Name: Erica Ryan '18

Title: Quantitative Analyst in Model Risk Management

Employer: Fannie Mae

Major(s): Economics and Studio Art


What do you enjoy most about your current position?   

I enjoy the variety of work that I get to do. In model risk management I review any and all of the models and projects that the single family business produces. It allows me to learn a wide variety of skills and work with people from many different areas within the company. I also like risk because it allows me to be creative without having to build something from scratch. When I review models, I build a benchmark model based on what the modeling team has already done. From there it’s just about testing and breaking the two models until I decide their model is good enough, or I find something that works better. 

What is a typical day like in your position?

Usually, I have a handful of meetings for the projects I’m working on. I catch up with other team members and pursue learning opportunities. I’ll have meetings with the model developers to ask questions about their models and raise any concerns that I may have. When I’m not in meetings, I actually analyze models, including the input data, methodology, assumptions, and limitations. And once I have completed the review, I do a write up of all the work I did to send back to the modelers with any issues I may have found. I also spend some time on ad hoc projects like researching historical trends, writing code to automate processes, and translating programs from one coding language to another.

Which undergraduate experiences (i.e. internships, on-campus leadership, living learning communities, faculty member, etc.) did you find most helpful in preparing you for your current position?

I had two risk-focused internships: one in the Risk Management Supervision group at the FDIC, and another in the Safety and Mission Assurance Division at NASA. Both experiences introduced me to the basic risk management process and gave me an understanding of how offices work. Risk management is interesting because it can look and feel very different depending on the company you’re in, so having a QUANTITATIVE ANALYST - MODEL RISK MANAGEMENT basic knowledge of what to look for when assessing risk was valuable. In addition, I spent a year as the Vice President of the Economics Association. That experience was useful to build my leadership and project management skills because, even if you aren’t directly managing projects, you will need to be able to manage your work effectively.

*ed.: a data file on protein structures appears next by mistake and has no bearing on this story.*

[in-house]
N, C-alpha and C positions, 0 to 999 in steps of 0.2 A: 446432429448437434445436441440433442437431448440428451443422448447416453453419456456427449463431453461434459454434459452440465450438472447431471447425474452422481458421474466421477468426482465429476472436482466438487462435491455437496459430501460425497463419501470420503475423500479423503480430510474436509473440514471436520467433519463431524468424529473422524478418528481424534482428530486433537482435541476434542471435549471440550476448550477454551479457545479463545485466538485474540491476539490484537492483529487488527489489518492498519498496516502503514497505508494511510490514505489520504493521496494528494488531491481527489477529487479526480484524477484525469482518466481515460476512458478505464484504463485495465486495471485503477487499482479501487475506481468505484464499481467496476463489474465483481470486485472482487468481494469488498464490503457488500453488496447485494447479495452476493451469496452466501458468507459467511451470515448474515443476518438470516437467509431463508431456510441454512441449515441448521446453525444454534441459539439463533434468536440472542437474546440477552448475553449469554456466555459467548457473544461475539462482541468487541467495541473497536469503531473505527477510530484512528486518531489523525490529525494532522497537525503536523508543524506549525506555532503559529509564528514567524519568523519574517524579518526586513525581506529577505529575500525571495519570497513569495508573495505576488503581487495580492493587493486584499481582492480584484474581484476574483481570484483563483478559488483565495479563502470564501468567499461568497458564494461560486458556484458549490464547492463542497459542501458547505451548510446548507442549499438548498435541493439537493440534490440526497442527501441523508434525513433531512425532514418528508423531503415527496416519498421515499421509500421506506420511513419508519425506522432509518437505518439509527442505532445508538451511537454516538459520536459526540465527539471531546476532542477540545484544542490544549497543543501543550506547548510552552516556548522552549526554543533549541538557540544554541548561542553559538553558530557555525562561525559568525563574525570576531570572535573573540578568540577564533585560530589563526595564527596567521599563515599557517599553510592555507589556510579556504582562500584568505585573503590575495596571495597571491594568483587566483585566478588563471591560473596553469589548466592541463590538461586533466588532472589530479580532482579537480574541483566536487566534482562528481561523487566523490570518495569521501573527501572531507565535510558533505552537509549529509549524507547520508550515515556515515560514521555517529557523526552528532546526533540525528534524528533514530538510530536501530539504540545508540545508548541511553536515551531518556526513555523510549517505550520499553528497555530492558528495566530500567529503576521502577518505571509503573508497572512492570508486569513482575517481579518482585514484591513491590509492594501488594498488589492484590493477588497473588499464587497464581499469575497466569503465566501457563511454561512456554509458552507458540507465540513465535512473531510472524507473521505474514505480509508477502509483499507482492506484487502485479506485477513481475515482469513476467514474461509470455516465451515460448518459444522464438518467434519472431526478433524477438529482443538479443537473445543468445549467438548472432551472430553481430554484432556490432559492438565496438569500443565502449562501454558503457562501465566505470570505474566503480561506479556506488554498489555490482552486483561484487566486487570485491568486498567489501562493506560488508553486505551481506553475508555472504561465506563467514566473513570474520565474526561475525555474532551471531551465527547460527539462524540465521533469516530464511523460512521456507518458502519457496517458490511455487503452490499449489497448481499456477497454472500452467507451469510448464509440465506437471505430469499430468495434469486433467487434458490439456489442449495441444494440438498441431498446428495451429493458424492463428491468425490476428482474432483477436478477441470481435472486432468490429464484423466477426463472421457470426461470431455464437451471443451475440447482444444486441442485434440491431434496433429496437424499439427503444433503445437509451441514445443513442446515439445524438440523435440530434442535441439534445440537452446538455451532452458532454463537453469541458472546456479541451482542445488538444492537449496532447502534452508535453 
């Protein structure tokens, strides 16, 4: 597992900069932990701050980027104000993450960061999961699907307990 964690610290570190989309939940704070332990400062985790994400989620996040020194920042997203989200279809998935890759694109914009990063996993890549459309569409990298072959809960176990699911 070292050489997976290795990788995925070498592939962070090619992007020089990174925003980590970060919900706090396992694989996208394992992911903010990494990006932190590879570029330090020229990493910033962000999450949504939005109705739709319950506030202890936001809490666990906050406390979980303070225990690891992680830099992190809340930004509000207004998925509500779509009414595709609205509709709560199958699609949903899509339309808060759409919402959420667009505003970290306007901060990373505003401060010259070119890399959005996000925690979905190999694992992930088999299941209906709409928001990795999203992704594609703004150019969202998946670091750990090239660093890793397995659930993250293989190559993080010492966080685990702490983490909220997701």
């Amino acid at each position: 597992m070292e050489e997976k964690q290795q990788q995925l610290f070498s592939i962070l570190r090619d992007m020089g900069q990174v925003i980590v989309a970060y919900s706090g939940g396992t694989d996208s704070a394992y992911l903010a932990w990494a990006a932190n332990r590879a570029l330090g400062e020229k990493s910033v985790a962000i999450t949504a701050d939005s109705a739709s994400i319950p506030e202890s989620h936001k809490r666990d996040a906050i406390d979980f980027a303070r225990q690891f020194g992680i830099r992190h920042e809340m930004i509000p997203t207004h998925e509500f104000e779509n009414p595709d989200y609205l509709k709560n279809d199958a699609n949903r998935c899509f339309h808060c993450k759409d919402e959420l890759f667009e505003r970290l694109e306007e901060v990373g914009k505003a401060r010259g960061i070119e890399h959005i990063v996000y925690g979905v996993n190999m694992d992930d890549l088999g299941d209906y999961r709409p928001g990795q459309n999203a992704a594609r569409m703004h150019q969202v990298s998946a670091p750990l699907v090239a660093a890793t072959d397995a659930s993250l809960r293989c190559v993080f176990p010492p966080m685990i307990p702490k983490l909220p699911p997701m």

How has your coursework helped you in your current position (i.e. quantitative skills, research techniques, communication skills)?

I think the econometrics courses that I’ve taken (422 and 423) were incredibly helpful for preparing me to do heavy quantitative work. The Intro to Coding in Stata was also helpful as a springboard for learning all of the coding languages I use now. I also think that the courses that required me to write long papers (COMM107, Business Writing, honors seminars, etc) were valuable in hindsight because I also have to write reports of my work. It’s less fun than doing the validation work, but it goes much easier if you have a foundation in technical writing – that way you don’t have to make too many edits after your boss reads it. 

Any job or internship advice for students seeking a position in your field?

I’d start by saying that risk is involved in everything we do, so don’t limit yourself when looking for jobs or internships. I think it is helpful to have at least one risk-focused internship before applying to jobs after graduation. If you’re applying to jobs and don’t have one, try to find ways to connect your previous work to risk. In both internships and jobs, make sure to network with people who are doing things you think are cool. Whether you offer to grab coffee or catch them in a common area and have a quick chat, it’s good to be on the radar of people who are doing work that's more aligned with your interests.

Anything else you want to share with undergraduates?

It’s really important to find a job you like, and it’s also important to give every assignment a chance – you may be surprised by what you end up loving and hating. Make sure you keep growing and learning. If you’ve stagnated, it might be time to consider a new project or position. Last, don’t be afraid to put yourself out there. As a new employee or intern it can be easy to doubt yourself, but you do a disservice to your company if you have a concern or an innovative idea and you don’t at least bring it up. Be bold!